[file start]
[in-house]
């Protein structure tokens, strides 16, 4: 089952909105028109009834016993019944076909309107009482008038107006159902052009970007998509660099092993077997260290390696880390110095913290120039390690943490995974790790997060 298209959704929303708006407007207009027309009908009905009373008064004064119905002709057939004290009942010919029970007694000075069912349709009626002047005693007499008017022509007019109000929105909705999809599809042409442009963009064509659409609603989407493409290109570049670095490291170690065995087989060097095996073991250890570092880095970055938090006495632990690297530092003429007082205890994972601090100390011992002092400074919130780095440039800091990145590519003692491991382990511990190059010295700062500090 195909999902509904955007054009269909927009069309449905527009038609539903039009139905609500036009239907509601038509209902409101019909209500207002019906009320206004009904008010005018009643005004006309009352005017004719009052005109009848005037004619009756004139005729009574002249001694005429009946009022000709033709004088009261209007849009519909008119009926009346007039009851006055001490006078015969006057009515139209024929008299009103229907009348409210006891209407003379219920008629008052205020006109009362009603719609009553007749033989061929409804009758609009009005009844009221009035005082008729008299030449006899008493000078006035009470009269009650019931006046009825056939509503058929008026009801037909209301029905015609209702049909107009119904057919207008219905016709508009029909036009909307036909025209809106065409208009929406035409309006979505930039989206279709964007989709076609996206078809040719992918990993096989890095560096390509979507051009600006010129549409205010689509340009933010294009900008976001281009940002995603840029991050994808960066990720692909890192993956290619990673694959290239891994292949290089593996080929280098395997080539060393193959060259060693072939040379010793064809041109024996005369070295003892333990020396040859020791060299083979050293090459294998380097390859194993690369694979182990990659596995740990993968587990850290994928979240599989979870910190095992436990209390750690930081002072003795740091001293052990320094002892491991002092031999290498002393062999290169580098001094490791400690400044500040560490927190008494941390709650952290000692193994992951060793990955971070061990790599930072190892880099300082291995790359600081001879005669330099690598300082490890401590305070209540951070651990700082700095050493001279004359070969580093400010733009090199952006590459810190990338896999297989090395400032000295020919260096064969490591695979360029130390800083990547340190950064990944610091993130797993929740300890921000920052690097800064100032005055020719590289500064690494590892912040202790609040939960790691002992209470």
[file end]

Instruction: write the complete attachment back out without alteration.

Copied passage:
[in-house]
């Protein structure tokens, strides 16, 4: 089952909105028109009834016993019944076909309107009482008038107006159902052009970007998509660099092993077997260290390696880390110095913290120039390690943490995974790790997060 298209959704929303708006407007207009027309009908009905009373008064004064119905002709057939004290009942010919029970007694000075069912349709009626002047005693007499008017022509007019109000929105909705999809599809042409442009963009064509659409609603989407493409290109570049670095490291170690065995087989060097095996073991250890570092880095970055938090006495632990690297530092003429007082205890994972601090100390011992002092400074919130780095440039800091990145590519003692491991382990511990190059010295700062500090 195909999902509904955007054009269909927009069309449905527009038609539903039009139905609500036009239907509601038509209902409101019909209500207002019906009320206004009904008010005018009643005004006309009352005017004719009052005109009848005037004619009756004139005729009574002249001694005429009946009022000709033709004088009261209007849009519909008119009926009346007039009851006055001490006078015969006057009515139209024929008299009103229907009348409210006891209407003379219920008629008052205020006109009362009603719609009553007749033989061929409804009758609009009005009844009221009035005082008729008299030449006899008493000078006035009470009269009650019931006046009825056939509503058929008026009801037909209301029905015609209702049909107009119904057919207008219905016709508009029909036009909307036909025209809106065409208009929406035409309006979505930039989206279709964007989709076609996206078809040719992918990993096989890095560096390509979507051009600006010129549409205010689509340009933010294009900008976001281009940002995603840029991050994808960066990720692909890192993956290619990673694959290239891994292949290089593996080929280098395997080539060393193959060259060693072939040379010793064809041109024996005369070295003892333990020396040859020791060299083979050293090459294998380097390859194993690369694979182990990659596995740990993968587990850290994928979240599989979870910190095992436990209390750690930081002072003795740091001293052990320094002892491991002092031999290498002393062999290169580098001094490791400690400044500040560490927190008494941390709650952290000692193994992951060793990955971070061990790599930072190892880099300082291995790359600081001879005669330099690598300082490890401590305070209540951070651990700082700095050493001279004359070969580093400010733009090199952006590459810190990338896999297989090395400032000295020919260096064969490591695979360029130390800083990547340190950064990944610091993130797993929740300890921000920052690097800064100032005055020719590289500064690494590892912040202790609040939960790691002992209470």